Friday, June 26, 2015

Nebraska County Sheriff whose underling fabricated evidence to frame retarded man for murder wants death penalty restored

David Kofoed, Douglas County, Nebraska Sheriff Tim Dunning's CSI commander, went to prison for falsifying blood evidence in the murder of Wayne and Sharmon Stock of rural Murdock, in order to frame Matthew Livers, who implicated another innocent man, Nicholas Sampson, when the Nebraska State Patrol elicited a coerced, false confession from Livers, who has an I.Q. of 63.
     Later, lawyers for Livers sued Nebraska officials, including Douglas County and received a judgement of $2.6 million.
     According to Nebraska Watchdog, the Omaha World-Herald reported that Kofoed wasn’t the only investigator in Sheriff Dunning's staff "who crossed the line, noting the $2.6 million settlement required Douglas County to undergo special interrogation training."
     In six elections since first winning office in 1994, Dunning, a former Omaha policeman, has run unopposed except in 2002.
     In 2010, KETV reported on how, in the above-mentioned case, Nebraska State Patrol investigator Bill Lambert and Cass County investigator Earl Schenk badgered Livers through 11 hours and 109 denials before successfully conning and threatening him into making a phony confession. Creighton University law professor Raneta Mack said people do confess to crimes they didn't commit in order to end a harsh interrogation. Livers' lawyer, Locke Bowman added,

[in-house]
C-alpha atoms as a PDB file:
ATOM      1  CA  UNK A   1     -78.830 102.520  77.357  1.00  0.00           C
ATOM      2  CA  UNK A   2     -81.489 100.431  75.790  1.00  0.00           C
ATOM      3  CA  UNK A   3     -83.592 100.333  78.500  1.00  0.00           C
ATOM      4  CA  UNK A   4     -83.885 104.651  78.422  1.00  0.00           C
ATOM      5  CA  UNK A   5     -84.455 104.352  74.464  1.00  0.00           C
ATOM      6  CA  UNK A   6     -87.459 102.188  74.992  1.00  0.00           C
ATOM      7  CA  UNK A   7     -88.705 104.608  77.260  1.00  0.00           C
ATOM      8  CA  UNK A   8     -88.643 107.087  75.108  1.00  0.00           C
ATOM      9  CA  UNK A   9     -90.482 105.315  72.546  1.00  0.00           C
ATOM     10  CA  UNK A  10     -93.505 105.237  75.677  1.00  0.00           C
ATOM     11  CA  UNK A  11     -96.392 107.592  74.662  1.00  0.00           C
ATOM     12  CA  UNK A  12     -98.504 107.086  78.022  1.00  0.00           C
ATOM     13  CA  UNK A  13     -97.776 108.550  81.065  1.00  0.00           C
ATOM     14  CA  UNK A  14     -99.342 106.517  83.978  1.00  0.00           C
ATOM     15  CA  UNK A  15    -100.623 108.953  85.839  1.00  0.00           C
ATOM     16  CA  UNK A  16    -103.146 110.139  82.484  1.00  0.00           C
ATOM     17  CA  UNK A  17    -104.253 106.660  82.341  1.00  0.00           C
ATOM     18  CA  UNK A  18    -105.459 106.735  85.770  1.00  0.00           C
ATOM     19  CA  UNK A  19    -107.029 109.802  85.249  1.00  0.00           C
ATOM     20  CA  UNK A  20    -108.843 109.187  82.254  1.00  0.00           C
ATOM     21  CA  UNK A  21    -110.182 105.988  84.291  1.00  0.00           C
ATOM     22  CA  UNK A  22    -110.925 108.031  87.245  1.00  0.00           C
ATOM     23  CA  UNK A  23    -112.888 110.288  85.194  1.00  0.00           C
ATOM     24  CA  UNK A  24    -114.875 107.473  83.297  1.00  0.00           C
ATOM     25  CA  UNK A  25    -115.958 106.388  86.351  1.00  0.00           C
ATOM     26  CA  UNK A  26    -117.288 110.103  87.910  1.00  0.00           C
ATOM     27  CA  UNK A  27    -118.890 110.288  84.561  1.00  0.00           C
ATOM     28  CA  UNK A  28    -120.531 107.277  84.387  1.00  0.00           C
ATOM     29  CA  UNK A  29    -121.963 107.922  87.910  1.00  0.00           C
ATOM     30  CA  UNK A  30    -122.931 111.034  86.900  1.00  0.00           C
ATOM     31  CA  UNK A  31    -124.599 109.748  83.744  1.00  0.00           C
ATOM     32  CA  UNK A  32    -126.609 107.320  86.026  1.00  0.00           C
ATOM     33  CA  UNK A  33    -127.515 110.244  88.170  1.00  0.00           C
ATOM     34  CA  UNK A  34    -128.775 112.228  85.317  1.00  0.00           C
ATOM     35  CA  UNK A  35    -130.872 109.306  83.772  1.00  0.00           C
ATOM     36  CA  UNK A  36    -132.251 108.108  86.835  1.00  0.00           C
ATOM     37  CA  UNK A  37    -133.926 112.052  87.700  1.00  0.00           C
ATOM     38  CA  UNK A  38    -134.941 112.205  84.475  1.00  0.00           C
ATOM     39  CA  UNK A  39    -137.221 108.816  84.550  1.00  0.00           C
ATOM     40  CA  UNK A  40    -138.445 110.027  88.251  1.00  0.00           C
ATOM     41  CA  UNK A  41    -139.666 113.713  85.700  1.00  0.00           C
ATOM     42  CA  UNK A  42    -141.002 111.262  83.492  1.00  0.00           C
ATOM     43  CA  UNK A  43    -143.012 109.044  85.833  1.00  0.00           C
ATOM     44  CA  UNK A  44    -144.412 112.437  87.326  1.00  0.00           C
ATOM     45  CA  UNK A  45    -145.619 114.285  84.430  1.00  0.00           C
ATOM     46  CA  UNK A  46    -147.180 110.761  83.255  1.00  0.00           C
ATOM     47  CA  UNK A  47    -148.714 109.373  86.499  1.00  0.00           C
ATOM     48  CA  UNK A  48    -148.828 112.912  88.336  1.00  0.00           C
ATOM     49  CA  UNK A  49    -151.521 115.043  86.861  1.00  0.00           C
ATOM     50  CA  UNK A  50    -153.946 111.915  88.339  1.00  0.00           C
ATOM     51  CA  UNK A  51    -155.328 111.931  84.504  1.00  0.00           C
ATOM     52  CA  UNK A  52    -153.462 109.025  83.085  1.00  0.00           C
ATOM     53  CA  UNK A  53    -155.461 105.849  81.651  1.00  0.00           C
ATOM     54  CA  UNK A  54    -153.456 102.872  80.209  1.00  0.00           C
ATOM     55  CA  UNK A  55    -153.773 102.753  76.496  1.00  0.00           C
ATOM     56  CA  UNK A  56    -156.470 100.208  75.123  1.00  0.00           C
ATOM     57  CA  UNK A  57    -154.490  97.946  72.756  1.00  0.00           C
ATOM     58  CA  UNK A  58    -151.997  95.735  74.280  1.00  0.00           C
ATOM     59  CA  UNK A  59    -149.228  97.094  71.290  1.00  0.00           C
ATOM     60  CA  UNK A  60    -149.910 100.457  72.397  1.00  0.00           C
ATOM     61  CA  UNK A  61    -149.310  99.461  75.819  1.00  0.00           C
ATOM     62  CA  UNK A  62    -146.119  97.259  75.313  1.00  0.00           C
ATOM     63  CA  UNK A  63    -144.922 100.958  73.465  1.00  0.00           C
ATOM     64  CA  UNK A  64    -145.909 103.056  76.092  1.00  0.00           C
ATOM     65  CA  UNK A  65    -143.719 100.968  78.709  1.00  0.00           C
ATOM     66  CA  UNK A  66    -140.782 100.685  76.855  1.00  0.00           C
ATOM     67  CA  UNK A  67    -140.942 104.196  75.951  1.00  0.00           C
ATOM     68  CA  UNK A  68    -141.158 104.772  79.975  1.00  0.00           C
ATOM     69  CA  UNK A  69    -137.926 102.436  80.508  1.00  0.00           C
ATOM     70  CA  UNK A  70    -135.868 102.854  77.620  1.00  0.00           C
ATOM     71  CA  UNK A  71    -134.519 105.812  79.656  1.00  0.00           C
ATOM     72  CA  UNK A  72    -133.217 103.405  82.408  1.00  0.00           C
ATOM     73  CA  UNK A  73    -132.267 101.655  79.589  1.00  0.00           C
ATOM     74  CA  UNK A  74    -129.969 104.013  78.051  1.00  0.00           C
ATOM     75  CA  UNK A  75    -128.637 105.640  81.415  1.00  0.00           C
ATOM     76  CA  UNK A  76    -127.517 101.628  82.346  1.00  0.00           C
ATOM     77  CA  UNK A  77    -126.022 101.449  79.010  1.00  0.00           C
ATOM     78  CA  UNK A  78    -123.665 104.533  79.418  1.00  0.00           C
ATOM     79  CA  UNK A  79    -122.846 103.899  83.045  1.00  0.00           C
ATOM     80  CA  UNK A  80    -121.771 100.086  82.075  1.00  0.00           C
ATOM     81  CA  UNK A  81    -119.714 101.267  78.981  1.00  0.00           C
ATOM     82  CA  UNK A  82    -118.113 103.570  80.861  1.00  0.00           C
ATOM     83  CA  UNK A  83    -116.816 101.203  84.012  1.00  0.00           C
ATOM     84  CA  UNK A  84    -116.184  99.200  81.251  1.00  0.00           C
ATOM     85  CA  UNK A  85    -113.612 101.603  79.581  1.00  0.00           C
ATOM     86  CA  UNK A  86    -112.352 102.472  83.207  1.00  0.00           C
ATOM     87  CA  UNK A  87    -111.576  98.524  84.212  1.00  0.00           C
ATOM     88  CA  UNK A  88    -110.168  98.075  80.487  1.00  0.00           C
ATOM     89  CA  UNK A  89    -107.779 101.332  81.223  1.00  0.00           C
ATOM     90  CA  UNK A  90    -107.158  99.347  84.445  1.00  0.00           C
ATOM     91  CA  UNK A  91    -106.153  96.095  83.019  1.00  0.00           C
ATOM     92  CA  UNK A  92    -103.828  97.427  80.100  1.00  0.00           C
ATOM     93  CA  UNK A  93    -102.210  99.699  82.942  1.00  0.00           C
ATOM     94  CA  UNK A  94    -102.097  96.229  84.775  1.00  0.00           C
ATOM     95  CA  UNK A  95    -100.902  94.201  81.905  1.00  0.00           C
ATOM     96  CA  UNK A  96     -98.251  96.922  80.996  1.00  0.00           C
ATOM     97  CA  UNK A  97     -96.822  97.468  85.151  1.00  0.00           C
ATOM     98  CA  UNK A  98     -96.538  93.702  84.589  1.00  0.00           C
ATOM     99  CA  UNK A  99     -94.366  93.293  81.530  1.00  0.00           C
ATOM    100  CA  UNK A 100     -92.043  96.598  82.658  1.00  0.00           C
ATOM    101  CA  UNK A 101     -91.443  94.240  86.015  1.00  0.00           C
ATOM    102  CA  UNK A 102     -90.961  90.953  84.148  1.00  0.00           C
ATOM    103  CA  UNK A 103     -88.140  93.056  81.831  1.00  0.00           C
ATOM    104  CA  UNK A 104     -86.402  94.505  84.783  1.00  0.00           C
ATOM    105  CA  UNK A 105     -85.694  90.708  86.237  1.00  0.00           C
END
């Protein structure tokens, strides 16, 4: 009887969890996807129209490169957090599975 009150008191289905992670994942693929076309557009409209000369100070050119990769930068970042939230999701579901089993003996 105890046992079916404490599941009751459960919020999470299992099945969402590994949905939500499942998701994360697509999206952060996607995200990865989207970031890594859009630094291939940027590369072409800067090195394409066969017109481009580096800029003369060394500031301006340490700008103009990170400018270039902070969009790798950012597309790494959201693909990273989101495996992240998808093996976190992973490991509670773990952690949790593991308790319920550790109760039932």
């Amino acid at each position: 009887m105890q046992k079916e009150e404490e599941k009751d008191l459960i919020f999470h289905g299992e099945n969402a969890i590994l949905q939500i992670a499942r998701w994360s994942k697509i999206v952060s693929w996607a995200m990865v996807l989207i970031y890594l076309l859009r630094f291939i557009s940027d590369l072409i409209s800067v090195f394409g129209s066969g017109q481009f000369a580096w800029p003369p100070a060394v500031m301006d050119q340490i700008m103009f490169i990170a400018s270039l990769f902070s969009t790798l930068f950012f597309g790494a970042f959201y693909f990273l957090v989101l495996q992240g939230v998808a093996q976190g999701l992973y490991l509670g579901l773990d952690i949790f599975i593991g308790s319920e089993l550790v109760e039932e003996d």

"When you tell a suspect if he doesn't confess, you're going to hang him from the highest tree -- that crosses the line into malice, as far as I'm concerned."
     Although Sheriff Dunning's in-house investigation originally cleared Kofoed, he is suspected of falsifying evidence in at least two other cases. Sheriff Dunning has said he has no plans to reexamine the county's role in those prosecutions.
     In April, Ada JoAnn Taylor, one of six people falsely accused and prosecuted for murder in Beatrice, Nebraska in 1985, joined members of the Innocence Project to tell lawmakers that prosecutors and law officers constantly told her she would be the first woman executed if she didn't confess, which is why she urged the Unicameral to repeal Nebraska's death penalty. It did so last month over Gov. Pete Ricketts's veto. The Beatrice Six, including Taylor, served more than 70 years in prison before being exonerated. Taylor spoke up,
" that no other innocent Nebraskan would be threatened with the death penalty, causing them to confess to a crime that (they) didn't commit and allow the actual murderer to murder again," Taylor said.
Forensic testing in the Beatrice Six case was done by discredited Joyce Gilchrist,
     ...a former forensic chemist who had participated in over 3,000 criminal cases in 21 years while working for the Oklahoma City police department, and who was accused of falsifying evidence.
     Her evidence led in part to 23 people being sentenced to death, 11 of whom have been executed. After her dismissal, Gilchrist alleged that she was fired in retaliation for reporting sexual misconduct.
Nebraska Public Television produced a sobering documentary about the Murdock case, for which neither Sheriff Bruning nor the Nebraska State Patrol would agree to be interviewed on camera.

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